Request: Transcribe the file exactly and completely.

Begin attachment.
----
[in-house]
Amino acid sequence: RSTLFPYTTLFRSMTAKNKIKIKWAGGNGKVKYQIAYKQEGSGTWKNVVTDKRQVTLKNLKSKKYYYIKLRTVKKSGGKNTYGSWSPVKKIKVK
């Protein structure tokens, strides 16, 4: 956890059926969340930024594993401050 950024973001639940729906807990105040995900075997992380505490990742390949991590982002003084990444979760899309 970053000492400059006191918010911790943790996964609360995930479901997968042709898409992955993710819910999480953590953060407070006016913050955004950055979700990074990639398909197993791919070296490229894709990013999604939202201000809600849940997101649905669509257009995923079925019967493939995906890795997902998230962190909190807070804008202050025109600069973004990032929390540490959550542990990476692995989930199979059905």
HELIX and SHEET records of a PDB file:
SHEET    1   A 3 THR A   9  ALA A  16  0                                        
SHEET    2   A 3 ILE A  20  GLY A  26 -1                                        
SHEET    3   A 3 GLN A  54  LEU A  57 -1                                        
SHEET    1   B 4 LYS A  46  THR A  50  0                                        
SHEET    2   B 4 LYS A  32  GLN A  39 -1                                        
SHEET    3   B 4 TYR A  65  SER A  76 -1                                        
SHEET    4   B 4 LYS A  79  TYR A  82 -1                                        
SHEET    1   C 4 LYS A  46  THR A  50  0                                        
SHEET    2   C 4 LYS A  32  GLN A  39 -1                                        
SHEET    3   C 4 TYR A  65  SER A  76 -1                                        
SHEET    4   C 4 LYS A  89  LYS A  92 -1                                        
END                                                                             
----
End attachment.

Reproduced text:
[in-house]
Amino acid sequence: RSTLFPYTTLFRSMTAKNKIKIKWAGGNGKVKYQIAYKQEGSGTWKNVVTDKRQVTLKNLKSKKYYYIKLRTVKKSGGKNTYGSWSPVKKIKVK
């Protein structure tokens, strides 16, 4: 956890059926969340930024594993401050 950024973001639940729906807990105040995900075997992380505490990742390949991590982002003084990444979760899309 970053000492400059006191918010911790943790996964609360995930479901997968042709898409992955993710819910999480953590953060407070006016913050955004950055979700990074990639398909197993791919070296490229894709990013999604939202201000809600849940997101649905669509257009995923079925019967493939995906890795997902998230962190909190807070804008202050025109600069973004990032929390540490959550542990990476692995989930199979059905």
HELIX and SHEET records of a PDB file:
SHEET    1   A 3 THR A   9  ALA A  16  0                                        
SHEET    2   A 3 ILE A  20  GLY A  26 -1                                        
SHEET    3   A 3 GLN A  54  LEU A  57 -1                                        
SHEET    1   B 4 LYS A  46  THR A  50  0                                        
SHEET    2   B 4 LYS A  32  GLN A  39 -1                                        
SHEET    3   B 4 TYR A  65  SER A  76 -1                                        
SHEET    4   B 4 LYS A  79  TYR A  82 -1                                        
SHEET    1   C 4 LYS A  46  THR A  50  0                                        
SHEET    2   C 4 LYS A  32  GLN A  39 -1                                        
SHEET    3   C 4 TYR A  65  SER A  76 -1                                        
SHEET    4   C 4 LYS A  89  LYS A  92 -1                                        
END                                                                             